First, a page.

Wealth Inequality and 335,000 Preventable US Covid Related Deaths Caused by our Market Driven Healthcare System.
Tonight, our show focus is on our healthcare system, a system that was unmasked by its response to the Covid 19 pandemic. We demonstrate that a substantial component of the disparity between mortality from COVID-19 in the US and other affluent countries is due to our healthcare system and the significant share of the US population whom are underinsures orare without health insurance.
Joining Bringing Light Into Darkness tonight is Dr James G. Kahn, emeritus professor of health policy, University of California San Francisco. Leading researcher in the cost and effectiveness of health intervention programs, and in US health care financing reform. He is the Editor and primary blogger, Health Justice Monitor. A new study, published in Proceedings of the National Academy of Sciences USA, has found that between the beginning of the pandemic until mid-March 2022, universal health care could have saved more than 338,000 US lives from Covid-19. The study also calculated that $105.6 billion could have been saved in health care costs associated with Covid hospitalizations. The study demonstrates that a significant share of Covid mortality in the U.S. is “due to our reliance on a system of market-driven health care.” The result is compared to other OECD nations. Our healthcare is underperforming in every measurable except one – profiteering, a result of a health system that prioritizes profits over people, particularly poor people. Skipping and delaying seeking healthcare for financial reasons is a feature of our system while we reveal that other developed nations pay less some 50% less yet their population lives longer.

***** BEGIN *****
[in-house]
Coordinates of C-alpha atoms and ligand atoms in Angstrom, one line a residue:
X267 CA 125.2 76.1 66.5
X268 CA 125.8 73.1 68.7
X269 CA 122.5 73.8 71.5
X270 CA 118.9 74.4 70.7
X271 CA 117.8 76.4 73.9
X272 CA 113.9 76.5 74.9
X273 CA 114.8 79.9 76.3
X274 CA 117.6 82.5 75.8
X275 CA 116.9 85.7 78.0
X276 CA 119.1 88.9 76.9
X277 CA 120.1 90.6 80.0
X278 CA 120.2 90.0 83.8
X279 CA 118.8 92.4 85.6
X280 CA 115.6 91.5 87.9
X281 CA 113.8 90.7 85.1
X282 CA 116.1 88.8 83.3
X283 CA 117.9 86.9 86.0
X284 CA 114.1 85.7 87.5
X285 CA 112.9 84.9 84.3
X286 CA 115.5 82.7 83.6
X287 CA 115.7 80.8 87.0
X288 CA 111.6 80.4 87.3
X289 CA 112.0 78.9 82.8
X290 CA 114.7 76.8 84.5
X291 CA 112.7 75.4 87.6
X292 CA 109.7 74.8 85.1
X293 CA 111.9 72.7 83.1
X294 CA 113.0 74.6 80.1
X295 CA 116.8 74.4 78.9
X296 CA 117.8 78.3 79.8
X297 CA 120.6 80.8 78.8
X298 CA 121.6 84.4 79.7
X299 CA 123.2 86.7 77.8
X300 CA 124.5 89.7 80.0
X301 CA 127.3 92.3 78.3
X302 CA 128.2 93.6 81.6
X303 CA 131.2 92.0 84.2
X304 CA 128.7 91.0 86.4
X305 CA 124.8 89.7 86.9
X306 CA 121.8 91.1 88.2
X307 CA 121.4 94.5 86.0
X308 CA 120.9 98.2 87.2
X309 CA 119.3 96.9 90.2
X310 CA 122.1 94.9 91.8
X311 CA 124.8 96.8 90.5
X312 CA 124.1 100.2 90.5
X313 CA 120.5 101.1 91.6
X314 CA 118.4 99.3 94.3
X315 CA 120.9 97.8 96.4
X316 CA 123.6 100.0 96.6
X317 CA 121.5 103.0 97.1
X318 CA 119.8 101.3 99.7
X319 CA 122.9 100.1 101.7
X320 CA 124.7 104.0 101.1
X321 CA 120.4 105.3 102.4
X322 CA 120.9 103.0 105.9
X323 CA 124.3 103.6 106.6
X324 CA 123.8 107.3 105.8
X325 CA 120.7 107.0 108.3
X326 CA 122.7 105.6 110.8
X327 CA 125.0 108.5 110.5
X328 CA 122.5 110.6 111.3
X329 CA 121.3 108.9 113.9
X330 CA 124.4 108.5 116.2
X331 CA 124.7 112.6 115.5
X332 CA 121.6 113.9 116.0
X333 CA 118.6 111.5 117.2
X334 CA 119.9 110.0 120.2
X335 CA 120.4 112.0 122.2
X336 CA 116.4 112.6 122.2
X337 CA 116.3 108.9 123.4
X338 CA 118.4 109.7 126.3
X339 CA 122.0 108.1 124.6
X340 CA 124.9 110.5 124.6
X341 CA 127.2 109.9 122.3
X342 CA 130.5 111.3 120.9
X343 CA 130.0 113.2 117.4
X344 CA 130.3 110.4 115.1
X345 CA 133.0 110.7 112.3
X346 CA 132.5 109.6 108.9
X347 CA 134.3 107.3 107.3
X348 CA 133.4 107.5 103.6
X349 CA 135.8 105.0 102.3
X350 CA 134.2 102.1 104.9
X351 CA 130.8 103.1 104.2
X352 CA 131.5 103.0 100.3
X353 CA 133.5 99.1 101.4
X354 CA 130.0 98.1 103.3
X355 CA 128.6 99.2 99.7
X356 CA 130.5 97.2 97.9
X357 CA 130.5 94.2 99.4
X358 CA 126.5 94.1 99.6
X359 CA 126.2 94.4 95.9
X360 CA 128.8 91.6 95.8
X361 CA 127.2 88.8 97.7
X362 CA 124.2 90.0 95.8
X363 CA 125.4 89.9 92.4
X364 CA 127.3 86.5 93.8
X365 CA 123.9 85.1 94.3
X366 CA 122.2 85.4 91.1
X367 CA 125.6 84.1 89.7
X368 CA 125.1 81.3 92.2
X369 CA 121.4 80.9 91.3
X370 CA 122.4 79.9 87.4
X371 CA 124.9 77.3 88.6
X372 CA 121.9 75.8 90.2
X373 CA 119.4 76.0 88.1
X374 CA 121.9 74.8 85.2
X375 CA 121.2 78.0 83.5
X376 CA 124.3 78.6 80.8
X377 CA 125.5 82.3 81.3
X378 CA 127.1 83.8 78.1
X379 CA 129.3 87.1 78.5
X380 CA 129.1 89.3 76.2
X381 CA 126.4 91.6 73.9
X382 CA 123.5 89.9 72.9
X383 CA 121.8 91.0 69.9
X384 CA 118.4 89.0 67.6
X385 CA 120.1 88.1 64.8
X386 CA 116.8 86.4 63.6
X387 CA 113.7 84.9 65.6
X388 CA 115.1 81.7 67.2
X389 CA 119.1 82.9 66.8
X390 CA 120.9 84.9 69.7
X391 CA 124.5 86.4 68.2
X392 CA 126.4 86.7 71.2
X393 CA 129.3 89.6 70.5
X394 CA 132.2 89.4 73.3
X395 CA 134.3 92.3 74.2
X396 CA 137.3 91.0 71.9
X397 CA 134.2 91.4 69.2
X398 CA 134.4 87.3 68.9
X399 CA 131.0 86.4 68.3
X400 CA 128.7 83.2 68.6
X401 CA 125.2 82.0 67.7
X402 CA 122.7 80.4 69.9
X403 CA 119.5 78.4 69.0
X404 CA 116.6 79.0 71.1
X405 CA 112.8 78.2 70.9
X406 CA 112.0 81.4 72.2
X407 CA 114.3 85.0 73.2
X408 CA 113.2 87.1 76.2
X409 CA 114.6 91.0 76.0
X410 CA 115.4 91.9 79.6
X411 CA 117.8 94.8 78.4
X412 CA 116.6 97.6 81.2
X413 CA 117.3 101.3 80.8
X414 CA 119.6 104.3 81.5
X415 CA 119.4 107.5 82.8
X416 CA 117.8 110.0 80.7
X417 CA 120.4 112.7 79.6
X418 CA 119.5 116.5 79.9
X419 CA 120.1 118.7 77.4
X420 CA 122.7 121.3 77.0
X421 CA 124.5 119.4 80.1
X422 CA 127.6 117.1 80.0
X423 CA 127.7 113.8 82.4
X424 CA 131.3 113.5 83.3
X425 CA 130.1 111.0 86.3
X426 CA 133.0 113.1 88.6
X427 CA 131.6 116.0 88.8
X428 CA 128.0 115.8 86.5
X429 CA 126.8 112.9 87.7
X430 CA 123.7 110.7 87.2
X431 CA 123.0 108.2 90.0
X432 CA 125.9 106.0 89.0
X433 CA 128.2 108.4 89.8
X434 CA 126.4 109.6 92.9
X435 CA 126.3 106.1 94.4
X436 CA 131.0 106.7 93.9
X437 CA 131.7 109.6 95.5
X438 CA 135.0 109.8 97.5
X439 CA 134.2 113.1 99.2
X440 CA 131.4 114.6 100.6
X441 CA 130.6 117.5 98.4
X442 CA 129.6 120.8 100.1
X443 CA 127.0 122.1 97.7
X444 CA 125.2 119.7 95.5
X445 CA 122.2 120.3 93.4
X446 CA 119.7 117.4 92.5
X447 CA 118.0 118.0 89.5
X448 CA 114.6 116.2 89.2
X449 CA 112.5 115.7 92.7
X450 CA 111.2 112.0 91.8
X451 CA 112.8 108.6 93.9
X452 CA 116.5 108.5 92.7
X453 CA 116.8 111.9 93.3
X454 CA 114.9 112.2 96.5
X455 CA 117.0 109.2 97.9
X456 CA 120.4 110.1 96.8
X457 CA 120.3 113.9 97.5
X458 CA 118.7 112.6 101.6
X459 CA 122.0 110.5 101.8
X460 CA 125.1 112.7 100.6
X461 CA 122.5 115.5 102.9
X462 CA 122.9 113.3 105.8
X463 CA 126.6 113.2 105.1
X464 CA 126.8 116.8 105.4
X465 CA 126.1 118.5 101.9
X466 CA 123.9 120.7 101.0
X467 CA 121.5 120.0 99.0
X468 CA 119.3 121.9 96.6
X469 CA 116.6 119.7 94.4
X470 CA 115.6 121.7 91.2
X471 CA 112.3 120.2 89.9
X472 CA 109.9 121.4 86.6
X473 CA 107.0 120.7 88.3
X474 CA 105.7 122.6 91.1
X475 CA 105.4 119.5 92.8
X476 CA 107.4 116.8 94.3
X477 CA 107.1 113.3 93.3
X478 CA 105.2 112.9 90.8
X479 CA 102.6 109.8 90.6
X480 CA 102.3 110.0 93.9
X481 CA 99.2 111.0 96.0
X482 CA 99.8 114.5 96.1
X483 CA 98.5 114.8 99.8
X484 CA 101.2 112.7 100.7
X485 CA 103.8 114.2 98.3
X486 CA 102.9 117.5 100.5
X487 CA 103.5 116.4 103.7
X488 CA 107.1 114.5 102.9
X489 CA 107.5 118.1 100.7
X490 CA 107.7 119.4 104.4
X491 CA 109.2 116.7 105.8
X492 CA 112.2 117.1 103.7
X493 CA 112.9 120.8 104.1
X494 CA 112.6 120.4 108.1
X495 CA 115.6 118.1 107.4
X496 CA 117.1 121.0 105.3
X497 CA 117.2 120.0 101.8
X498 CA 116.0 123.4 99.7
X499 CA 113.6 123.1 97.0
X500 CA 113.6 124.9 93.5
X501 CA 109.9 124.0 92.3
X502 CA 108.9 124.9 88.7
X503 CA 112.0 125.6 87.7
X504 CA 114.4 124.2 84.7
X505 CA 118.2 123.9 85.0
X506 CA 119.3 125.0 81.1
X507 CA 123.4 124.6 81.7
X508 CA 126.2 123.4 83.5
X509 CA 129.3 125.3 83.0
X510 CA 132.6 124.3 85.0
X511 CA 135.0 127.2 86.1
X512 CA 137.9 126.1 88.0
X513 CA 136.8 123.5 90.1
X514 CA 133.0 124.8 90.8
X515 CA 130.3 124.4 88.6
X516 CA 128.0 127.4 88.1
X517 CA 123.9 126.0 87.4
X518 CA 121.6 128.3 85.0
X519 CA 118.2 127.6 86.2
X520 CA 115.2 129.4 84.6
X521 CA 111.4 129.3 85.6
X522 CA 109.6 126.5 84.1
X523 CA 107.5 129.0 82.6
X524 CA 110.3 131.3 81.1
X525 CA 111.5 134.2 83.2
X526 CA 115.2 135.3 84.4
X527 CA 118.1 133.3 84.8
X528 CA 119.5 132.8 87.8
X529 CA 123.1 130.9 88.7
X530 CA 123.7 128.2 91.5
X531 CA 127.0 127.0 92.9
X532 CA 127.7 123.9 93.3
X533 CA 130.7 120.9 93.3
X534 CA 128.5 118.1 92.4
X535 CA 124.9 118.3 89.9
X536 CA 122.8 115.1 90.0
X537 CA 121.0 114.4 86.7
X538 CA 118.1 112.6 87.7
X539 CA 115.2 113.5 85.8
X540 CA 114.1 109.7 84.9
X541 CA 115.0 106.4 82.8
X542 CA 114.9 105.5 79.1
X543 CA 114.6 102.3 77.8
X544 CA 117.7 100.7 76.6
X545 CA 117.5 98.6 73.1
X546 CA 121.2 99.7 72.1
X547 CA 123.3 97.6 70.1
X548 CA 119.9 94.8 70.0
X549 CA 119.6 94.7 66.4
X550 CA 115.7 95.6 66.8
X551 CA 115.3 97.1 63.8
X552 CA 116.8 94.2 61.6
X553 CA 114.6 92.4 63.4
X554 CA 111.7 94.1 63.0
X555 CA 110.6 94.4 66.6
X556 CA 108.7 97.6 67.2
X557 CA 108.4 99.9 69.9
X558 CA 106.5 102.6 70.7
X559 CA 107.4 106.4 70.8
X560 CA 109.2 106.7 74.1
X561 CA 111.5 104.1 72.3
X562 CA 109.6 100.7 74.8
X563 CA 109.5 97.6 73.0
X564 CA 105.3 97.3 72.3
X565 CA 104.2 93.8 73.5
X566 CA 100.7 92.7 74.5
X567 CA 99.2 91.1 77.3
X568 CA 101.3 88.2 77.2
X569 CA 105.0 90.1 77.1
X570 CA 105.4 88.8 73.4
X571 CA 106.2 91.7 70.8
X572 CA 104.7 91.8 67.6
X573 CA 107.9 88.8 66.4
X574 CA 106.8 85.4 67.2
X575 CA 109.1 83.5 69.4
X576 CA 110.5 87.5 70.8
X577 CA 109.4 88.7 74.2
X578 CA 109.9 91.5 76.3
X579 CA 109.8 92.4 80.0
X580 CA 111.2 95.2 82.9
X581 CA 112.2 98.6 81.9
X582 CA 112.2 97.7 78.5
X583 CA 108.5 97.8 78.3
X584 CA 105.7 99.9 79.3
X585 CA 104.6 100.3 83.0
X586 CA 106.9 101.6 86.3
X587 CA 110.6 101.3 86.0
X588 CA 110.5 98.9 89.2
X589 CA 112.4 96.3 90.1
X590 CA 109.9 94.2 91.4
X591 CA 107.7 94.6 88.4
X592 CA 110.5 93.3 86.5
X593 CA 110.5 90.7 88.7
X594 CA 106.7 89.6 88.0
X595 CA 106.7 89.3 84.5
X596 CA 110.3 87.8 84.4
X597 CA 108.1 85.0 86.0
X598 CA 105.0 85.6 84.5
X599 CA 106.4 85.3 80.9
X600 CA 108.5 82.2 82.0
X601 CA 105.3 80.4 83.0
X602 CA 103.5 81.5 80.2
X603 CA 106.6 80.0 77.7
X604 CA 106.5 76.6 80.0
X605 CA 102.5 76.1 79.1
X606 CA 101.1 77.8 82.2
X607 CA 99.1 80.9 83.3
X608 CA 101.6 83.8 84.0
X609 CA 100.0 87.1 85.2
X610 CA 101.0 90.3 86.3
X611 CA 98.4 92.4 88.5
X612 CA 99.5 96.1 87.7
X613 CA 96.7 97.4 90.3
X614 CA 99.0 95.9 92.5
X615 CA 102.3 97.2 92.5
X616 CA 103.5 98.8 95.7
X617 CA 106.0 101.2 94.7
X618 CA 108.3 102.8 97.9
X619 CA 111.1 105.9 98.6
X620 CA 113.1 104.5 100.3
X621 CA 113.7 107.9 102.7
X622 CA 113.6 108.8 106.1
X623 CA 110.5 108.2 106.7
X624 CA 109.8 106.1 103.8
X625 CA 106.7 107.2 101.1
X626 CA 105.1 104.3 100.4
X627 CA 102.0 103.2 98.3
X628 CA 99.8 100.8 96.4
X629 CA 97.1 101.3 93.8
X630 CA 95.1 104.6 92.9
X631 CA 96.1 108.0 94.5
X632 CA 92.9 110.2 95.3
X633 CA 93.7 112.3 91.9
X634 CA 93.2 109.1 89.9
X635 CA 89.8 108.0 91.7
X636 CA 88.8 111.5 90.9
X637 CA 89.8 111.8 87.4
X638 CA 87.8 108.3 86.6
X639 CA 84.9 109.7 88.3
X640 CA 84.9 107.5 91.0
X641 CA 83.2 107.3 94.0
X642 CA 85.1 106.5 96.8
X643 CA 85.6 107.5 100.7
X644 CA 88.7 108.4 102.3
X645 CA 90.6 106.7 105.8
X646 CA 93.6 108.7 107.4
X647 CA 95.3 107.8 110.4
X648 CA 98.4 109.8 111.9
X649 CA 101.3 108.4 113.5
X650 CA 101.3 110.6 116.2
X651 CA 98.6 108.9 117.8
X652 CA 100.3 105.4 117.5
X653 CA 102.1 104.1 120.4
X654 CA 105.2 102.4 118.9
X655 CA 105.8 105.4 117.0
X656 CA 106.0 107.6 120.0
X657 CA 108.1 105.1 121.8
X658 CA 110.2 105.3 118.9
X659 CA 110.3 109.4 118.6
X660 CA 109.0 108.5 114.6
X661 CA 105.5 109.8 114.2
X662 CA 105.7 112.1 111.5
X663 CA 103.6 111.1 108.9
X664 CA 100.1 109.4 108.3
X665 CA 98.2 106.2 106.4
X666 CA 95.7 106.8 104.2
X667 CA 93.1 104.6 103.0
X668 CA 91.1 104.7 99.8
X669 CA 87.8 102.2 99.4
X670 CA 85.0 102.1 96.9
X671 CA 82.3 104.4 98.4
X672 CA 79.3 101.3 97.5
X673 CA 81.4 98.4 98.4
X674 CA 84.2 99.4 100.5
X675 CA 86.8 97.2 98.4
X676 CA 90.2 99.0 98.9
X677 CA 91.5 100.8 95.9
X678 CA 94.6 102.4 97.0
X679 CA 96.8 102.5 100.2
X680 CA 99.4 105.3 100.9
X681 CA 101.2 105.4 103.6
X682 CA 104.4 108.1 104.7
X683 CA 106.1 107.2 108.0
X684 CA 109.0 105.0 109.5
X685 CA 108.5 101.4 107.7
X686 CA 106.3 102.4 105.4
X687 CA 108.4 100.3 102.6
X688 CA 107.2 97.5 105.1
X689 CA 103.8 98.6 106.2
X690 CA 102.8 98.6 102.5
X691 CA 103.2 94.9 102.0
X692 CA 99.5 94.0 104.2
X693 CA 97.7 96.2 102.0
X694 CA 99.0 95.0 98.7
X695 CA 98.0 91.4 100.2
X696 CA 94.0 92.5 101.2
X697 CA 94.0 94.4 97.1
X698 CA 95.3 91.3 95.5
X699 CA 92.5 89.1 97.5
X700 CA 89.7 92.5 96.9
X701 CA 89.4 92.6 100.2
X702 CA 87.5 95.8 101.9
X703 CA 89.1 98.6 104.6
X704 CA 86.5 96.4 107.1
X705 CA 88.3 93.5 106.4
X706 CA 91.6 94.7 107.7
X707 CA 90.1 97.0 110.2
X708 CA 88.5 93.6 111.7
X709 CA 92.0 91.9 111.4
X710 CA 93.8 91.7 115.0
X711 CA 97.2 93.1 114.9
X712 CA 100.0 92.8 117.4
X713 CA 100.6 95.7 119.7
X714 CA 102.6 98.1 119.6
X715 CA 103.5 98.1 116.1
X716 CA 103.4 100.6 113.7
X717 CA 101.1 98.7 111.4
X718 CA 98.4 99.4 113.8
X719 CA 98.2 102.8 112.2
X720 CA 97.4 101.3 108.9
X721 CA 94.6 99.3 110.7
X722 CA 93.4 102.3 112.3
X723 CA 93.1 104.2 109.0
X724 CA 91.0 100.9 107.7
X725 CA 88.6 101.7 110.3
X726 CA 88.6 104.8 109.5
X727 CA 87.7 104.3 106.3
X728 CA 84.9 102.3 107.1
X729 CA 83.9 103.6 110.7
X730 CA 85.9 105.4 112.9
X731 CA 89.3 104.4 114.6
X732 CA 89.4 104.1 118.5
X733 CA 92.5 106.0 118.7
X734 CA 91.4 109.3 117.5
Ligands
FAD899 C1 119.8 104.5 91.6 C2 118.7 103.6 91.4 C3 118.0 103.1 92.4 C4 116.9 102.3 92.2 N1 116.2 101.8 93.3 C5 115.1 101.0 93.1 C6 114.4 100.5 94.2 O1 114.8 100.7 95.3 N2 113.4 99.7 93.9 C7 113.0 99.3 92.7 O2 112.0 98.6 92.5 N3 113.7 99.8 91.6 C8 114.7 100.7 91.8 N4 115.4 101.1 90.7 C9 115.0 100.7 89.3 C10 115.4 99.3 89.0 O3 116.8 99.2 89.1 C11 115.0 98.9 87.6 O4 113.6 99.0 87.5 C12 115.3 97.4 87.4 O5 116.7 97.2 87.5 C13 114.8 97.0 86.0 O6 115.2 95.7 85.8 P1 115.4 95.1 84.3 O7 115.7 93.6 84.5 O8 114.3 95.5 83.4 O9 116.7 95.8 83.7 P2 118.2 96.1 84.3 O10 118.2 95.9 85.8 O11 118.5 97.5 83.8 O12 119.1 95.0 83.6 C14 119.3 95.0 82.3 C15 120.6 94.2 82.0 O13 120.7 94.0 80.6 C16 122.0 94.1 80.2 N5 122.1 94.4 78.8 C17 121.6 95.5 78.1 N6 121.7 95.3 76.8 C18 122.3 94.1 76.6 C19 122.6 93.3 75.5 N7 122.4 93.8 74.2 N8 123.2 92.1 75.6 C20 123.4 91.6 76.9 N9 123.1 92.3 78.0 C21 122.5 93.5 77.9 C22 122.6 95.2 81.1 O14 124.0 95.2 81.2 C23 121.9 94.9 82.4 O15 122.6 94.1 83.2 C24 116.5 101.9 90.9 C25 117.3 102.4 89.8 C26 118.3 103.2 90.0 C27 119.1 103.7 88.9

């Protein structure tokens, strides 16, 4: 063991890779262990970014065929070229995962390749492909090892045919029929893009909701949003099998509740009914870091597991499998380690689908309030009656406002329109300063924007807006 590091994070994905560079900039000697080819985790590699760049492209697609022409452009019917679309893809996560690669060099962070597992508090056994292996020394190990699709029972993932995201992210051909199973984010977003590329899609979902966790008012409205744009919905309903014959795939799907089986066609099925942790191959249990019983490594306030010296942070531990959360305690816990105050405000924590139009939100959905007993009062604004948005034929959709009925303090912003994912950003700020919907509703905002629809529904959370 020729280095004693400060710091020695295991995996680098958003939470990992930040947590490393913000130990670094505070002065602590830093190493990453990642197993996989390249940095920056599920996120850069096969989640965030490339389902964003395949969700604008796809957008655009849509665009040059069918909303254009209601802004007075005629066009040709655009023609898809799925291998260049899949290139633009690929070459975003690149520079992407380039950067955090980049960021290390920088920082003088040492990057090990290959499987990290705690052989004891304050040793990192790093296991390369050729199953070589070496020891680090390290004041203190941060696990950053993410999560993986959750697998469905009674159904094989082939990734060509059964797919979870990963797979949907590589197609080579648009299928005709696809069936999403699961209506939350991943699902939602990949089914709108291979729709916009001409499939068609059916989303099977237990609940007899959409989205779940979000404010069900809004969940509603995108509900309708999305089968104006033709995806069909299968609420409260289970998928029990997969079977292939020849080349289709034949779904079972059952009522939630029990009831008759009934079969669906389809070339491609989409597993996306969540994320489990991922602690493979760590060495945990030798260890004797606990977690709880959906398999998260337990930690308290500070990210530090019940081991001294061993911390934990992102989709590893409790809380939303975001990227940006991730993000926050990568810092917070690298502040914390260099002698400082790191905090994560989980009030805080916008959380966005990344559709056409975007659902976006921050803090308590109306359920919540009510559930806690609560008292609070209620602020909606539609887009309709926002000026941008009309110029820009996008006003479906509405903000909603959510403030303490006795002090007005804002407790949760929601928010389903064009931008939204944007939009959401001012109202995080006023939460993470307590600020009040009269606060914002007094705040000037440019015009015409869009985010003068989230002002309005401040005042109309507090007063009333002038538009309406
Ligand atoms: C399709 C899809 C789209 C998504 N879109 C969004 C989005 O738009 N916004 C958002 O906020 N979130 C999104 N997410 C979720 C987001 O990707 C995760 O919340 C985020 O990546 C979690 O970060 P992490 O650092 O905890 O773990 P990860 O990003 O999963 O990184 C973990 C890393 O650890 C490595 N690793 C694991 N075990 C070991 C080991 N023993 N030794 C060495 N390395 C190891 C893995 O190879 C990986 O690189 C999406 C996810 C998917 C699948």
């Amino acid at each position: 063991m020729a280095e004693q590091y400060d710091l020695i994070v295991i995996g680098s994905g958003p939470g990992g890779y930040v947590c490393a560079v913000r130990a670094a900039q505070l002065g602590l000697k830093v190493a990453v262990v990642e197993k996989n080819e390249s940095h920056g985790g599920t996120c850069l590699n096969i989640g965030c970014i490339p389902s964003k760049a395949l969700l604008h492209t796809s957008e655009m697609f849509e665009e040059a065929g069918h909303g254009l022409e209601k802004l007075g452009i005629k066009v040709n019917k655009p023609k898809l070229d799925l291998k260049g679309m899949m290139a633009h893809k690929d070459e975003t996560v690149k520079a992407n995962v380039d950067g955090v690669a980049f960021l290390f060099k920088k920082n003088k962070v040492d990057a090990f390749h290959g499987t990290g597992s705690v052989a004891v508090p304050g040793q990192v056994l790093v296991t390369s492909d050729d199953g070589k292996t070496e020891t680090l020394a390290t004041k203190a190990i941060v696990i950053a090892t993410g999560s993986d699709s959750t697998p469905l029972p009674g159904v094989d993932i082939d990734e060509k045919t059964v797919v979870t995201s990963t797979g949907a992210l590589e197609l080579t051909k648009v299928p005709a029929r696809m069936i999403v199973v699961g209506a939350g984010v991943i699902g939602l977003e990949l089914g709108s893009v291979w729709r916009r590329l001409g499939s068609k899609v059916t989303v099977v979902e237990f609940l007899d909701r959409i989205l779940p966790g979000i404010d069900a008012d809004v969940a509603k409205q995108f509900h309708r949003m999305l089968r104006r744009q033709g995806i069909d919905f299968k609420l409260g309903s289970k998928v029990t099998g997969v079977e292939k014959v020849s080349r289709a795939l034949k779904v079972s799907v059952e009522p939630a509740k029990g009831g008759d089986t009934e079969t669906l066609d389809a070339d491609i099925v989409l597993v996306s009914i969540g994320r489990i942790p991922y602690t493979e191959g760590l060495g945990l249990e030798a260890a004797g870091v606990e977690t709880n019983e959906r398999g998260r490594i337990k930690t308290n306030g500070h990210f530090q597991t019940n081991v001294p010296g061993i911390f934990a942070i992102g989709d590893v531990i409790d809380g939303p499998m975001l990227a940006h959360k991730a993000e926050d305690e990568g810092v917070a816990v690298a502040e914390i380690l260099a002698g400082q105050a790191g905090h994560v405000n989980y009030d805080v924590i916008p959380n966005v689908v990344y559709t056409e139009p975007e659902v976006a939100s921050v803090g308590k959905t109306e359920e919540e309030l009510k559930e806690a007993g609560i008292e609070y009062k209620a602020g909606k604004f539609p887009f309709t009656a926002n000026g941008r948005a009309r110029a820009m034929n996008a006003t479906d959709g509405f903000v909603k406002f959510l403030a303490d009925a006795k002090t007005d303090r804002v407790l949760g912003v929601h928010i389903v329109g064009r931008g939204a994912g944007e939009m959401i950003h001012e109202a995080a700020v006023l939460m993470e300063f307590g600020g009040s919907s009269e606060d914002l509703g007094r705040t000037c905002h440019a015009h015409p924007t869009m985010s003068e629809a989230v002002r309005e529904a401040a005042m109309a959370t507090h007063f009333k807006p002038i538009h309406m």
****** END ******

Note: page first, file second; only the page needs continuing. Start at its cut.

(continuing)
Medical debt afflicts 40% of US adults in the US while 25-30 million are uninsured and our number of underinsured is growing each year. This is a problem that that can be fixed as evidenced by dozens of advanced countries that have.